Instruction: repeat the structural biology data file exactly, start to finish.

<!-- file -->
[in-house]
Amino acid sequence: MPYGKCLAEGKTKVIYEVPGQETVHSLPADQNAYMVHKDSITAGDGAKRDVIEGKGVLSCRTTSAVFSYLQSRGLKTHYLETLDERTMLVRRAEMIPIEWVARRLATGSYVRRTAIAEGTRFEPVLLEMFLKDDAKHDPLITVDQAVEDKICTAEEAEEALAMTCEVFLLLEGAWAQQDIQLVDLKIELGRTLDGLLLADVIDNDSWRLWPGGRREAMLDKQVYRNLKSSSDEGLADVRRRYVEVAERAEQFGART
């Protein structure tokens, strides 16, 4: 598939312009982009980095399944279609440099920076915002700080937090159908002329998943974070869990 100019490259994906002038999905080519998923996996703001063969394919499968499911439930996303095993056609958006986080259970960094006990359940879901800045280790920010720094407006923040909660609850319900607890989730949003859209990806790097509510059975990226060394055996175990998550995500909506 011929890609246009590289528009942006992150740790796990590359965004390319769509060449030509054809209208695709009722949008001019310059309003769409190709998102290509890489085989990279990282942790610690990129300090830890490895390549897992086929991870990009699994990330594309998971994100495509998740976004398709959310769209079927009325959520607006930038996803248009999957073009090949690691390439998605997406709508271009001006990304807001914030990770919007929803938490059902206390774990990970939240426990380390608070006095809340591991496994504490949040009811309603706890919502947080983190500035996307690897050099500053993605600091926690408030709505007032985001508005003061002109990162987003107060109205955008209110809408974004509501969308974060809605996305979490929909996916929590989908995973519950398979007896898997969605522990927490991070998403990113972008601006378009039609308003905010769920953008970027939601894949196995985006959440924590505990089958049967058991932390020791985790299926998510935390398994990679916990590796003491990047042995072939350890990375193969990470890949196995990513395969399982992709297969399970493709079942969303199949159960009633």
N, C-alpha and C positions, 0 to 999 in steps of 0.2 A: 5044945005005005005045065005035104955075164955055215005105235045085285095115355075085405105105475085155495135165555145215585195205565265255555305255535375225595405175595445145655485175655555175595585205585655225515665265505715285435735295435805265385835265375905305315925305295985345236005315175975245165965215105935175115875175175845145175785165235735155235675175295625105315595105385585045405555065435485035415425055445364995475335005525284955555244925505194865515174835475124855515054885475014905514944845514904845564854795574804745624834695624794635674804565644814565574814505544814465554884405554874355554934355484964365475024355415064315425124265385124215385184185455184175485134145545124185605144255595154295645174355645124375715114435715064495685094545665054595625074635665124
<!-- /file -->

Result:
[in-house]
Amino acid sequence: MPYGKCLAEGKTKVIYEVPGQETVHSLPADQNAYMVHKDSITAGDGAKRDVIEGKGVLSCRTTSAVFSYLQSRGLKTHYLETLDERTMLVRRAEMIPIEWVARRLATGSYVRRTAIAEGTRFEPVLLEMFLKDDAKHDPLITVDQAVEDKICTAEEAEEALAMTCEVFLLLEGAWAQQDIQLVDLKIELGRTLDGLLLADVIDNDSWRLWPGGRREAMLDKQVYRNLKSSSDEGLADVRRRYVEVAERAEQFGART
């Protein structure tokens, strides 16, 4: 598939312009982009980095399944279609440099920076915002700080937090159908002329998943974070869990 100019490259994906002038999905080519998923996996703001063969394919499968499911439930996303095993056609958006986080259970960094006990359940879901800045280790920010720094407006923040909660609850319900607890989730949003859209990806790097509510059975990226060394055996175990998550995500909506 011929890609246009590289528009942006992150740790796990590359965004390319769509060449030509054809209208695709009722949008001019310059309003769409190709998102290509890489085989990279990282942790610690990129300090830890490895390549897992086929991870990009699994990330594309998971994100495509998740976004398709959310769209079927009325959520607006930038996803248009999957073009090949690691390439998605997406709508271009001006990304807001914030990770919007929803938490059902206390774990990970939240426990380390608070006095809340591991496994504490949040009811309603706890919502947080983190500035996307690897050099500053993605600091926690408030709505007032985001508005003061002109990162987003107060109205955008209110809408974004509501969308974060809605996305979490929909996916929590989908995973519950398979007896898997969605522990927490991070998403990113972008601006378009039609308003905010769920953008970027939601894949196995985006959440924590505990089958049967058991932390020791985790299926998510935390398994990679916990590796003491990047042995072939350890990375193969990470890949196995990513395969399982992709297969399970493709079942969303199949159960009633």
N, C-alpha and C positions, 0 to 999 in steps of 0.2 A: 5044945005005005005045065005035104955075164955055215005105235045085285095115355075085405105105475085155495135165555145215585195205565265255555305255535375225595405175595445145655485175655555175595585205585655225515665265505715285435735295435805265385835265375905305315925305295985345236005315175975245165965215105935175115875175175845145175785165235735155235675175295625105315595105385585045405555065435485035415425055445364995475335005525284955555244925505194865515174835475124855515054885475014905514944845514904845564854795574804745624834695624794635674804565644814565574814505544814465554884405554874355554934355484964365475024355415064315425124265385124215385184185455184175485134145545124185605144255595154295645174355645124375715114435715064495685094545665054595625074635665124